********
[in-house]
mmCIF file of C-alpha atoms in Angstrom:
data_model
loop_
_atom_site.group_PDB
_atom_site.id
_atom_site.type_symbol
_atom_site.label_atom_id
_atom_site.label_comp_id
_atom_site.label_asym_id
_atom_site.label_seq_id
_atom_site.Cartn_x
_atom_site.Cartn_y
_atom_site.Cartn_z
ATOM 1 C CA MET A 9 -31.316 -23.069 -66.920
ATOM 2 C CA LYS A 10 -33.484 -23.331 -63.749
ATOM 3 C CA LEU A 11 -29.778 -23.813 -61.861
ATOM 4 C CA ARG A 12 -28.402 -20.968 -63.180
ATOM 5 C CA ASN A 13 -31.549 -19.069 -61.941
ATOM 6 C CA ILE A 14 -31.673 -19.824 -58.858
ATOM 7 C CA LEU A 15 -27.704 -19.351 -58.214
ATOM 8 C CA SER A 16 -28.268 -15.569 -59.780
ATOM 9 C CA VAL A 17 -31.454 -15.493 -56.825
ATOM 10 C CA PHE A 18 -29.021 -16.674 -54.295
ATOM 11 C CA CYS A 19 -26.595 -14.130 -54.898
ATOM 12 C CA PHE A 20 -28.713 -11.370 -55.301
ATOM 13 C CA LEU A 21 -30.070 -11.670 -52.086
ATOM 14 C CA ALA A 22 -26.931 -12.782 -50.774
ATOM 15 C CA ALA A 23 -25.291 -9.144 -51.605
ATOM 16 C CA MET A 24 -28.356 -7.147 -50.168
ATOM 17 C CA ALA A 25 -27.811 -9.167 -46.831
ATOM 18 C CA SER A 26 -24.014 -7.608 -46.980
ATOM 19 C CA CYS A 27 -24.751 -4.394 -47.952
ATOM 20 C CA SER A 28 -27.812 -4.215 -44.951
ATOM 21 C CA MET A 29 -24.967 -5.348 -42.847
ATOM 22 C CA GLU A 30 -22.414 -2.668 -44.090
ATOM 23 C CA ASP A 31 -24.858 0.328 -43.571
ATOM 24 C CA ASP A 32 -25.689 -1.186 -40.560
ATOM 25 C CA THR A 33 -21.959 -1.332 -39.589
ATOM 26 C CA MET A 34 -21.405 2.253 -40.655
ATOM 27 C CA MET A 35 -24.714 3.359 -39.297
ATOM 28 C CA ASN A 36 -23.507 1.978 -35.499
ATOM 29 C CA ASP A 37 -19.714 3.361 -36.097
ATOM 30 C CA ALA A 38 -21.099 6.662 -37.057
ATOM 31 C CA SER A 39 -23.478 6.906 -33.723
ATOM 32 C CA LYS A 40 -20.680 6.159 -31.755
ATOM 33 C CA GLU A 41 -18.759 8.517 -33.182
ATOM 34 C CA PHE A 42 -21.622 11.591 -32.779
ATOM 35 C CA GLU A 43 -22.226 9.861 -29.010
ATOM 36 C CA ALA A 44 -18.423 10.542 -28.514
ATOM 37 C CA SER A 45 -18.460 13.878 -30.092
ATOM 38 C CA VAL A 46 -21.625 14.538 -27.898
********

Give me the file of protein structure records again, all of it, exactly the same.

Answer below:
[in-house]
mmCIF file of C-alpha atoms in Angstrom:
data_model
loop_
_atom_site.group_PDB
_atom_site.id
_atom_site.type_symbol
_atom_site.label_atom_id
_atom_site.label_comp_id
_atom_site.label_asym_id
_atom_site.label_seq_id
_atom_site.Cartn_x
_atom_site.Cartn_y
_atom_site.Cartn_z
ATOM 1 C CA MET A 9 -31.316 -23.069 -66.920
ATOM 2 C CA LYS A 10 -33.484 -23.331 -63.749
ATOM 3 C CA LEU A 11 -29.778 -23.813 -61.861
ATOM 4 C CA ARG A 12 -28.402 -20.968 -63.180
ATOM 5 C CA ASN A 13 -31.549 -19.069 -61.941
ATOM 6 C CA ILE A 14 -31.673 -19.824 -58.858
ATOM 7 C CA LEU A 15 -27.704 -19.351 -58.214
ATOM 8 C CA SER A 16 -28.268 -15.569 -59.780
ATOM 9 C CA VAL A 17 -31.454 -15.493 -56.825
ATOM 10 C CA PHE A 18 -29.021 -16.674 -54.295
ATOM 11 C CA CYS A 19 -26.595 -14.130 -54.898
ATOM 12 C CA PHE A 20 -28.713 -11.370 -55.301
ATOM 13 C CA LEU A 21 -30.070 -11.670 -52.086
ATOM 14 C CA ALA A 22 -26.931 -12.782 -50.774
ATOM 15 C CA ALA A 23 -25.291 -9.144 -51.605
ATOM 16 C CA MET A 24 -28.356 -7.147 -50.168
ATOM 17 C CA ALA A 25 -27.811 -9.167 -46.831
ATOM 18 C CA SER A 26 -24.014 -7.608 -46.980
ATOM 19 C CA CYS A 27 -24.751 -4.394 -47.952
ATOM 20 C CA SER A 28 -27.812 -4.215 -44.951
ATOM 21 C CA MET A 29 -24.967 -5.348 -42.847
ATOM 22 C CA GLU A 30 -22.414 -2.668 -44.090
ATOM 23 C CA ASP A 31 -24.858 0.328 -43.571
ATOM 24 C CA ASP A 32 -25.689 -1.186 -40.560
ATOM 25 C CA THR A 33 -21.959 -1.332 -39.589
ATOM 26 C CA MET A 34 -21.405 2.253 -40.655
ATOM 27 C CA MET A 35 -24.714 3.359 -39.297
ATOM 28 C CA ASN A 36 -23.507 1.978 -35.499
ATOM 29 C CA ASP A 37 -19.714 3.361 -36.097
ATOM 30 C CA ALA A 38 -21.099 6.662 -37.057
ATOM 31 C CA SER A 39 -23.478 6.906 -33.723
ATOM 32 C CA LYS A 40 -20.680 6.159 -31.755
ATOM 33 C CA GLU A 41 -18.759 8.517 -33.182
ATOM 34 C CA PHE A 42 -21.622 11.591 -32.779
ATOM 35 C CA GLU A 43 -22.226 9.861 -29.010
ATOM 36 C CA ALA A 44 -18.423 10.542 -28.514
ATOM 37 C CA SER A 45 -18.460 13.878 -30.092
ATOM 38 C CA VAL A 46 -21.625 14.538 -27.898